Photo courtesy of the WHY? Facebook page.
When I saw WHY? at the Middle East Downstairs in summer 2010, it became firmly lodged in my mind as one of the best shows I had ever seen up to that point. The setlist was nearly immaculate -- they were touring a record that they didn't really care about too much -- and so most of the songs that they played were from Elephant Eyelash and Alopecia, two of the best fucking records of the aughts. They performed as energetically and intensely as they came off on those wonderful records, and the venue reacted in a beautiful way. Groups of indie kids who were crying behind their thick frames were thrown into a blender with those who were just fucking rocking out, and the emotions all blended together in a way that seemed to parallel those within the songs themselves. Honestly, it was one of those magical experiences that you only get once or twice in a band's lifetime. So when I found out they would be playing the exact same venue a few hours before their show this past Wednesday, I dropped everything I was doing, bought a ticket, and, to paraphrase Schwarzenegger in Total Recall, got my ass to Mars.
And, it was pretty fucking disappointing. The show was the kind of experience that's almost bad enough to taint the legacy of the amazing one I saw a little over two years ago. Who knows? I might have enjoyed it more if I didn't know what this band was capable of doing, but sadly enough you readers are saddled with my experiences of this shit. It sure as hell wasn't my fault it was a terrible show. It wasn't the audience's, or a bad sound guy's, or anybody who works over at the club either. Generally, I'm inclined to blame some of those people if a band plays a shitty show, mainly because the whole experience hinges on the quality of the room itself. If I just wanted to hear the songs, I'd listen to the record, but instead I'm questing for the right experience of seeing it in a communal setting. This really was the right venue in every way, shape, and form: the audience was incredibly into it, the sound was fucking phenomenal, and the staff really seemed to be enjoying themselves too, at least until WHY? went on. The fault doesn't lie with anybody other than the fucking band themselves, who are touring a pretty disastrous new record.
I mean no disrespect, but it's just a plain fact that the new songs just aren't as good as the old ones. They lack the intensity that made the most memorable songs on the records I mentioned above just so poignant and hard-hitting emotionally. The great thing about Yoni Wolf's lyrics wasn't his humor or his penchant for brilliantly obtuse simile; it was that they acted as a two-way confessional booth, a place where singer and listener could commune about the bad shit they've done or the awkward times they've had or what it exactly means to fall in love. The music only amplified this feeling, and even on their most poppy songs, there was always this strong undercurrent of sadness that permeated through.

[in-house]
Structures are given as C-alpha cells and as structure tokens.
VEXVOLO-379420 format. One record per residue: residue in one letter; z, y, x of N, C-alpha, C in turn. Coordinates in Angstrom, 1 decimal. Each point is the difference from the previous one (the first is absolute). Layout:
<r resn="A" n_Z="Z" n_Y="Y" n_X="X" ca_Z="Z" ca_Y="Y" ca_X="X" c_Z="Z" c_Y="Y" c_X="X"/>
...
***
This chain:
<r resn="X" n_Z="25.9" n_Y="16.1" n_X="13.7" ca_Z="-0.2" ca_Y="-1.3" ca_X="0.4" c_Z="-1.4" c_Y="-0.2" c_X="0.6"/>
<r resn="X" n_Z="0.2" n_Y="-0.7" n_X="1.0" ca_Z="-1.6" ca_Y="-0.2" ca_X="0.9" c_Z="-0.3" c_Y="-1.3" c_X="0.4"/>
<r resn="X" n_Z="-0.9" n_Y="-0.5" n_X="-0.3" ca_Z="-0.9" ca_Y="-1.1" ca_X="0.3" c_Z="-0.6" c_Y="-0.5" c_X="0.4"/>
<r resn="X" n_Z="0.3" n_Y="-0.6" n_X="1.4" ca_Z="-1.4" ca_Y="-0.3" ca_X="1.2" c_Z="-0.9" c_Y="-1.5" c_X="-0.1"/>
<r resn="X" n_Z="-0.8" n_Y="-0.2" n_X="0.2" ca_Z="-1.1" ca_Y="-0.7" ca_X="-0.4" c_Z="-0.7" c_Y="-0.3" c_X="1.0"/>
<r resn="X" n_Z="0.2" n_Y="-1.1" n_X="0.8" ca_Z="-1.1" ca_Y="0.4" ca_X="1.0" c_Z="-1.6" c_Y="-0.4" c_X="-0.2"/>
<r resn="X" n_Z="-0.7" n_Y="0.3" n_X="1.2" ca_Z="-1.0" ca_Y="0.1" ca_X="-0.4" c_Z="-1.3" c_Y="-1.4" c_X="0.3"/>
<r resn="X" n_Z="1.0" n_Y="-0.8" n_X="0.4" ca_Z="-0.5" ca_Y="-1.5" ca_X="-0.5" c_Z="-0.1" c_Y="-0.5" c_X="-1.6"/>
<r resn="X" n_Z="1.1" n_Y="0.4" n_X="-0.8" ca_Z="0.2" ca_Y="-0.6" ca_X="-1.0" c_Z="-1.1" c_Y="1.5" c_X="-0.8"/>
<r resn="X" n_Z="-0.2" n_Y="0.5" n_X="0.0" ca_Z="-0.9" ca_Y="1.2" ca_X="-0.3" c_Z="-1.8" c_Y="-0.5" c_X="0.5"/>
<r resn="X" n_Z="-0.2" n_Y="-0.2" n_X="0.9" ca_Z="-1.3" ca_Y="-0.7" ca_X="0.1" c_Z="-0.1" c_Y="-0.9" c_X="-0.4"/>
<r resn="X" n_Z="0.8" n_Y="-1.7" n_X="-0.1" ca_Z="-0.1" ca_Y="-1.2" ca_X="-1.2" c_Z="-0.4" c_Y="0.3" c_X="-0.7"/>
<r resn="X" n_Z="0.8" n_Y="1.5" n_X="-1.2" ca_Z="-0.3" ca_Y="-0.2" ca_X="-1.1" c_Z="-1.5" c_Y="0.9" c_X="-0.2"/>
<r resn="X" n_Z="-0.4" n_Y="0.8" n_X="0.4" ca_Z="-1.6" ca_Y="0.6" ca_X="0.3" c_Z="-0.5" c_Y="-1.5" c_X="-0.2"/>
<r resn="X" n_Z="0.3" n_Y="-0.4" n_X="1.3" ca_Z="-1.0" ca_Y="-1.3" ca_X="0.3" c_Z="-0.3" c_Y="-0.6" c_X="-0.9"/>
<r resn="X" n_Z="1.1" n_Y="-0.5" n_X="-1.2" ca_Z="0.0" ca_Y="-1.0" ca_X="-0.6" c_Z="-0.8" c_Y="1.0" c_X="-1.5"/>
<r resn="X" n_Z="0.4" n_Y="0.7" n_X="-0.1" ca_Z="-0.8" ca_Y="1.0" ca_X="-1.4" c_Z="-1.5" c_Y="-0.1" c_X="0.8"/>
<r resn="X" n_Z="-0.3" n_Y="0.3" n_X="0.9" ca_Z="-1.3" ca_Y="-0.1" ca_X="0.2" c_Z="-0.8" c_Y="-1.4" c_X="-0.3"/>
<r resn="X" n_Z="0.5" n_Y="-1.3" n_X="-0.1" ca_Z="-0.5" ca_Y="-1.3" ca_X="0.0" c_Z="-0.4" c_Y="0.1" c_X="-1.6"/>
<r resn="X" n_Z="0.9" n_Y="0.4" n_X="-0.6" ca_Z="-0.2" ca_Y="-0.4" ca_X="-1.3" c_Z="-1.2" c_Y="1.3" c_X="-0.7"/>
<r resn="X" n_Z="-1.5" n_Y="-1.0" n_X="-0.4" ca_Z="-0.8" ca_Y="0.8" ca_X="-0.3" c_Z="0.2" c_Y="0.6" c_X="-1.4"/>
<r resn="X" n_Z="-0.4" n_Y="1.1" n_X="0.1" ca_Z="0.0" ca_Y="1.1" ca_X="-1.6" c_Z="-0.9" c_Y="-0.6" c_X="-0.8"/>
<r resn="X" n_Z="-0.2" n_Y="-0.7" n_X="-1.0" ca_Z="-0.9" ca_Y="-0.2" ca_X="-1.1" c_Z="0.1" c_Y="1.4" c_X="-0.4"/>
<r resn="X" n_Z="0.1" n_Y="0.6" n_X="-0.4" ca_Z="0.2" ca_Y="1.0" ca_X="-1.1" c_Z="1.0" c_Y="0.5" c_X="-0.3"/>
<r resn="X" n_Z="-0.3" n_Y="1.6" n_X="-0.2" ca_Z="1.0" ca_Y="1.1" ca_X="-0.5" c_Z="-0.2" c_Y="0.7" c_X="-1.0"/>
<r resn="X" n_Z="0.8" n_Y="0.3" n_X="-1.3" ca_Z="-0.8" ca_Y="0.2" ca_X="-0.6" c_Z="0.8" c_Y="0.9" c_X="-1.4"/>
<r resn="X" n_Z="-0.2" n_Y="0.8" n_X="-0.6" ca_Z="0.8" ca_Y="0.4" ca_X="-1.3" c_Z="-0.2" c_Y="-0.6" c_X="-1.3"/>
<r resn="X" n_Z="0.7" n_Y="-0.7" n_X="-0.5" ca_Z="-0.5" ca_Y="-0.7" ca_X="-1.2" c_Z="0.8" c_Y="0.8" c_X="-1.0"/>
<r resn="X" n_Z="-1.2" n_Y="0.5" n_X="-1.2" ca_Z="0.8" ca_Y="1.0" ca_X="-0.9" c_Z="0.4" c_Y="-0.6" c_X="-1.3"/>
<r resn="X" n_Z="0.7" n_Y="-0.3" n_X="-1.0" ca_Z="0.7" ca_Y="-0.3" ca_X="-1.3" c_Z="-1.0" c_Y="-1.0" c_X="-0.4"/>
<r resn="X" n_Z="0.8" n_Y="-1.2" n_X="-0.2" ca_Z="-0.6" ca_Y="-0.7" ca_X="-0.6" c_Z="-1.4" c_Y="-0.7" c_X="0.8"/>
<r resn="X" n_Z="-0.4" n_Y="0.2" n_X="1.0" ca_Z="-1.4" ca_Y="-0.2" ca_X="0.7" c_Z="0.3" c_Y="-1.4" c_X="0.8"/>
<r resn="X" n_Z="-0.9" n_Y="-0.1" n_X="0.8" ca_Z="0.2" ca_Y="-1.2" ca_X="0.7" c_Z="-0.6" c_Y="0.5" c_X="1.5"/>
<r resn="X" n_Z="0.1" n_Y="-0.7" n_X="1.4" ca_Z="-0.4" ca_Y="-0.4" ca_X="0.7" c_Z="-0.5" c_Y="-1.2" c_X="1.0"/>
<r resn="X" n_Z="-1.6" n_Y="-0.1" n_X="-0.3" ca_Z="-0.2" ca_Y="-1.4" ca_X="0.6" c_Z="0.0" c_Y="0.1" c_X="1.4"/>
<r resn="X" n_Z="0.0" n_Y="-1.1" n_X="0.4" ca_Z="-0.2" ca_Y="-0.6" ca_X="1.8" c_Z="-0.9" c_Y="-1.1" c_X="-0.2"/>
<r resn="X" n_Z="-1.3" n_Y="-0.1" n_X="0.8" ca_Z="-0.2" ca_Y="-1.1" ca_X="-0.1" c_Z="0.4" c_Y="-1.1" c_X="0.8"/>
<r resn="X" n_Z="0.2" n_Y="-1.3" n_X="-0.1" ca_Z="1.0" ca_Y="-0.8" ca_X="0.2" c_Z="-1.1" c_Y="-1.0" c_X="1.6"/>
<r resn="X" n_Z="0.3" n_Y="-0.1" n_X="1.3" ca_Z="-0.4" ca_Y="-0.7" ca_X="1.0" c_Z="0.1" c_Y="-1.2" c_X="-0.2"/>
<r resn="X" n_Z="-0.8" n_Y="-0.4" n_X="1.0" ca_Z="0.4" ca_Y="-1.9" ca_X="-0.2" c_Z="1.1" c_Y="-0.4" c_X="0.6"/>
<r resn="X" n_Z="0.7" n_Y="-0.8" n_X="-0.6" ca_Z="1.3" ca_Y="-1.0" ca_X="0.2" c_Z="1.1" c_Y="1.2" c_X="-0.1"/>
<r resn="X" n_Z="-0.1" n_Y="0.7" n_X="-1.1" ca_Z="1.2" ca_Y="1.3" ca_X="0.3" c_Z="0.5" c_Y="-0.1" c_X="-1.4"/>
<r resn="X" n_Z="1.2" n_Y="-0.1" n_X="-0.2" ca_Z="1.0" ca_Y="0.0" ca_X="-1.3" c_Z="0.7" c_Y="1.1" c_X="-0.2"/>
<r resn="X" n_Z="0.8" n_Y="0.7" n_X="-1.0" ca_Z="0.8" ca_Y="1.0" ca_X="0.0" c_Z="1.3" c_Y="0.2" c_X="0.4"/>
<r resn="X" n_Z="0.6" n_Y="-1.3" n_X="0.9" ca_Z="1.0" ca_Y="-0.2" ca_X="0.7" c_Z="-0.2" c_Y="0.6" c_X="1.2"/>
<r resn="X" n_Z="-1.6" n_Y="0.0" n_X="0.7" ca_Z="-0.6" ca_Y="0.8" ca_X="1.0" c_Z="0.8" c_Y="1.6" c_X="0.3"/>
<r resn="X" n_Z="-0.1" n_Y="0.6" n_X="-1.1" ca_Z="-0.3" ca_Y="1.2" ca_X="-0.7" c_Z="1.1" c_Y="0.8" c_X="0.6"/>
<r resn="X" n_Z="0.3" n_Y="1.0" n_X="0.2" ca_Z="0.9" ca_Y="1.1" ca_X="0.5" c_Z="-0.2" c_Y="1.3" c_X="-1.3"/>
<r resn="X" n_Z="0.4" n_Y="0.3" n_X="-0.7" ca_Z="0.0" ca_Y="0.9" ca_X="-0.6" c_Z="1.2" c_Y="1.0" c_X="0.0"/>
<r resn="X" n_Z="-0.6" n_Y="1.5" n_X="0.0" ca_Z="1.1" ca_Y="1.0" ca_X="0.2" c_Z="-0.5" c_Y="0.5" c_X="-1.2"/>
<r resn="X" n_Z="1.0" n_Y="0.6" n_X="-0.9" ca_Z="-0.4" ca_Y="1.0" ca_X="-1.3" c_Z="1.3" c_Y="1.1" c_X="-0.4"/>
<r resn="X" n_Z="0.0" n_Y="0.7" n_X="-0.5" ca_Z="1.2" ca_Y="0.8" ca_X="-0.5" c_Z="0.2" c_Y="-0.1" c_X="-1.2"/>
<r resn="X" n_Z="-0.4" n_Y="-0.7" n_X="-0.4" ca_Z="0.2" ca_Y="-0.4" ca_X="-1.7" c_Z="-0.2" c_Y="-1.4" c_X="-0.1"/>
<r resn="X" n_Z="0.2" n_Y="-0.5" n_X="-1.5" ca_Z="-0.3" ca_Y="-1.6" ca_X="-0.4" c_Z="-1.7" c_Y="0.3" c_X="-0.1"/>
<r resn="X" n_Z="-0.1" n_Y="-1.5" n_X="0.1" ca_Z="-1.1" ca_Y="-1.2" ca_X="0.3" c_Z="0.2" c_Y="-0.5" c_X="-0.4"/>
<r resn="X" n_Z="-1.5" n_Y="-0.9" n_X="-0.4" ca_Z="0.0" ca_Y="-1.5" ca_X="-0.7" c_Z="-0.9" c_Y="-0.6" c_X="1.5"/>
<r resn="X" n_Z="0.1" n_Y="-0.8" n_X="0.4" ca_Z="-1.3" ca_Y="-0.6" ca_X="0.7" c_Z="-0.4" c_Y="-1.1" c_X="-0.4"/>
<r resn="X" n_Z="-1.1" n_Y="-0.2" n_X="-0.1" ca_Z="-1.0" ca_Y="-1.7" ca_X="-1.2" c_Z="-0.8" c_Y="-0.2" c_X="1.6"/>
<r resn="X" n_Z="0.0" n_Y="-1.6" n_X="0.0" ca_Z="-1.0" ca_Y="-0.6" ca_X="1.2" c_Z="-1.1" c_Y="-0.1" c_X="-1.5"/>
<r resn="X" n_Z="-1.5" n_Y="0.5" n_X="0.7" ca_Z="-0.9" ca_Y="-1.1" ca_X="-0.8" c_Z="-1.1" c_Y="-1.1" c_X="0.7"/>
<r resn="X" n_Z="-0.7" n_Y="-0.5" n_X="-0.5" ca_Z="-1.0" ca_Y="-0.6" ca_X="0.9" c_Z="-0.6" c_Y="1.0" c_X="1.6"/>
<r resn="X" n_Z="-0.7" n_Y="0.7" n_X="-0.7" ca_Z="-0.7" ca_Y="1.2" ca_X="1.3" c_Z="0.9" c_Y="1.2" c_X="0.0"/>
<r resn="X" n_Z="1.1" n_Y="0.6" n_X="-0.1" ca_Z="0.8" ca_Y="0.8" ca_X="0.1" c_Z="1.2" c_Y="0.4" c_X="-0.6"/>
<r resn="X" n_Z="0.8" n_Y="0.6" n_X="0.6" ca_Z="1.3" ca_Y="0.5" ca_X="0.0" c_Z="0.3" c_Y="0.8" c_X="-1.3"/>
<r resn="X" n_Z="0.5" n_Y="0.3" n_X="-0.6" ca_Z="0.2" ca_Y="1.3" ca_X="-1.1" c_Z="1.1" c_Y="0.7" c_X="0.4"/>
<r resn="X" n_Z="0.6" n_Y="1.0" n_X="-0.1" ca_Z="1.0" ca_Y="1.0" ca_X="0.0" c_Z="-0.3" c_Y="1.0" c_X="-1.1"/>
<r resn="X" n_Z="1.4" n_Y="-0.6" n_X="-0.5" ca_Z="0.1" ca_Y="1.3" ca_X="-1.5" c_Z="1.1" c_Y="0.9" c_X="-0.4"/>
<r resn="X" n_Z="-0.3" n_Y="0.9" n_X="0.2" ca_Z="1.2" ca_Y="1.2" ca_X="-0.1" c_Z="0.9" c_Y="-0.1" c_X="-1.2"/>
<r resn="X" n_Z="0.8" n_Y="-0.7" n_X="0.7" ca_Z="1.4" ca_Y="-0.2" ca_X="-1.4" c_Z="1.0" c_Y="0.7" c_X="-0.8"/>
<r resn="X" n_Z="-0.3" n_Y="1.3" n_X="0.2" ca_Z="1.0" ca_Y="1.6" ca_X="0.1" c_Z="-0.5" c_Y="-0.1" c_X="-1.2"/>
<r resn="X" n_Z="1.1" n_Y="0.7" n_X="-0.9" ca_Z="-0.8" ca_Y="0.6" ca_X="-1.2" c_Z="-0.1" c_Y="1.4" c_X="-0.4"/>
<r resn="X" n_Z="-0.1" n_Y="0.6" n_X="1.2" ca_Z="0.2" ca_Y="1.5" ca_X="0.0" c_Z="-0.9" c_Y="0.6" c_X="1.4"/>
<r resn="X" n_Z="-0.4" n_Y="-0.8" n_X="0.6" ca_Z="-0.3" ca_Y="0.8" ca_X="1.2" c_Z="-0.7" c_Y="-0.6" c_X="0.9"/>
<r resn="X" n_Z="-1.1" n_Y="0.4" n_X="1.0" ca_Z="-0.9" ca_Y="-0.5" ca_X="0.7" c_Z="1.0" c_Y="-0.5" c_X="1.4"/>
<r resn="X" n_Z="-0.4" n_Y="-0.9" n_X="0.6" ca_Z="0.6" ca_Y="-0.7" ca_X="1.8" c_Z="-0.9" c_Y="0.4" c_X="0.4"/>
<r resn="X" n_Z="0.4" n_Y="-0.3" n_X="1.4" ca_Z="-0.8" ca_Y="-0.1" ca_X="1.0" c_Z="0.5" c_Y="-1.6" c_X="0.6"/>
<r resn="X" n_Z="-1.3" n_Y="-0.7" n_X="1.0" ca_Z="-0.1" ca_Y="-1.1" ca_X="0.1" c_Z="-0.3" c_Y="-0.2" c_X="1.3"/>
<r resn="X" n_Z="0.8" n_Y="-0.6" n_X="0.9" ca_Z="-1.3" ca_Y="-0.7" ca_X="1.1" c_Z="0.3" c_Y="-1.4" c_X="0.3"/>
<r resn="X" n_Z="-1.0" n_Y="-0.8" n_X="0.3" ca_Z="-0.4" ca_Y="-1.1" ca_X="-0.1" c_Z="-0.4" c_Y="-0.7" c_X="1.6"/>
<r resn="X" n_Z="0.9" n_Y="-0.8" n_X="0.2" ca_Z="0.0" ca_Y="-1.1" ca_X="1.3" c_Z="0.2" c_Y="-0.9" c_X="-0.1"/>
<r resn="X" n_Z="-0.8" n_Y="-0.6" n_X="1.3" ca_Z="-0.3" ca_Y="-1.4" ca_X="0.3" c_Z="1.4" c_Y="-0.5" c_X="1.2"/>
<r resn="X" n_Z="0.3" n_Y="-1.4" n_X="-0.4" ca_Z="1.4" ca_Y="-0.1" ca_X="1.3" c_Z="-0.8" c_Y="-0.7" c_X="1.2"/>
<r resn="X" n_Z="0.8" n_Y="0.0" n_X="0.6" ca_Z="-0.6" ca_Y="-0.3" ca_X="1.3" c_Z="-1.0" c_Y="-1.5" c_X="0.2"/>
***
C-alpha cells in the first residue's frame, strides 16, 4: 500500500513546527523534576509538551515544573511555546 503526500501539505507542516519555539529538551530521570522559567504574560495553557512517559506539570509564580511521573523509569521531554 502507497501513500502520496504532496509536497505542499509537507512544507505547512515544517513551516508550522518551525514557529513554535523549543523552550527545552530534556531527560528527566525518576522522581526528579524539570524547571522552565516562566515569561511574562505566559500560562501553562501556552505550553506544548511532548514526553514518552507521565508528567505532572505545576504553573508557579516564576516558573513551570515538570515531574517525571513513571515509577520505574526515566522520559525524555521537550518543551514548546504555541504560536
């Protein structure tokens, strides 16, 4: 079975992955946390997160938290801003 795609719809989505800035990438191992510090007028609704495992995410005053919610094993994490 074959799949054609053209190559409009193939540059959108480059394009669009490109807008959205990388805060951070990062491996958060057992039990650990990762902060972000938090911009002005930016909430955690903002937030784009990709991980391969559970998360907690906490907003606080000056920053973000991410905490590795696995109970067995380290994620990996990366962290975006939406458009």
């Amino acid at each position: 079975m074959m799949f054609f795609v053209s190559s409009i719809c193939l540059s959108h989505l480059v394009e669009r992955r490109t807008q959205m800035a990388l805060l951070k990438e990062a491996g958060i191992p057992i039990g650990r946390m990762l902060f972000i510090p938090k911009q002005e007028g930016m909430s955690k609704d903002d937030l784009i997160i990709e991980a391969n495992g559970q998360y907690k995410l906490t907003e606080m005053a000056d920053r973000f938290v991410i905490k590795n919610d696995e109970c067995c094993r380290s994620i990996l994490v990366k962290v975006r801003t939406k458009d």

The new record, Mumps, etc, though it obviously has more of the band's faith invested in it than Eskimo Snow (a better album, ironically enough) did, feels bizarrely saccharine. It doesn't help that almost every song begins with an overlay of harmonies from the band's support, a particular quirk that just felt really annoying at every turn. It's like if the Beach Boys started every track on Pet Sounds with the harmonies of Smile cut "Our Prayer": it's good every once in a while, but at a point it would just ruin the vibe even if there was a great song that followed. By the third time I heard those lame harmonies, I realized that they were committing the worst sin of any band performing live could do: they were being fucking boring.
Personally, I think they kind of realized that an audience would rebel on them if they just only played new songs. This was made pretty obvious by how they went debuting them in concert, done by a little approach that I like to call the "spoonful of sugar" tactic. If you play an old song to start with (in their case, "Good Friday"), it's almost guaranteed that you'll get the audience's attention long enough in order to play at least one new song from your untested new record. It's an approach that generally works well, and it's one of the pluses of being able to see a band with a new record you're kind of nervous about. It switches stuff up, and allows you to see connections between songs that you didn't know existed in the first place.
The problem with WHY?'s approach to all of this is that they played at least two new songs for every one that could be considered a classic. This gave the room enough time to lose its energy, and it felt like a dirge to get through. I felt pretty bad for the indie rockers, actually, especially for the ones who just wanted to lift their skinny fists in solidarity with the raps and have a good or meaningful time at the show, but were stymied at every corner by the quality of the new songs. I mean, they didn't even play the new single that they were touting to high heaven all over the internet, "Sod in the Seed", choosing instead to play exhausting tracks like "Strawberries".
Eventually, they just got rid of it all together and started to play most of the classics near the end, and they started to edge towards that incredible quality they had in the past. By the time they played Alopecia highlight "Simeon's Dilemma", half of the room seemed to be in tears, and I even read some tweets confirming that, yes, there were people crying. I got goosebumps. It was beautiful.
And then they left the stage, and a pretty pathetic encore didn't make me feel any differently. Watching people leave, it seemed like they were kind of satisfied. I felt like I'd eaten 40% of a good steak, and then watched as the other 60 was burnt to a fucking crisp as my house burned down.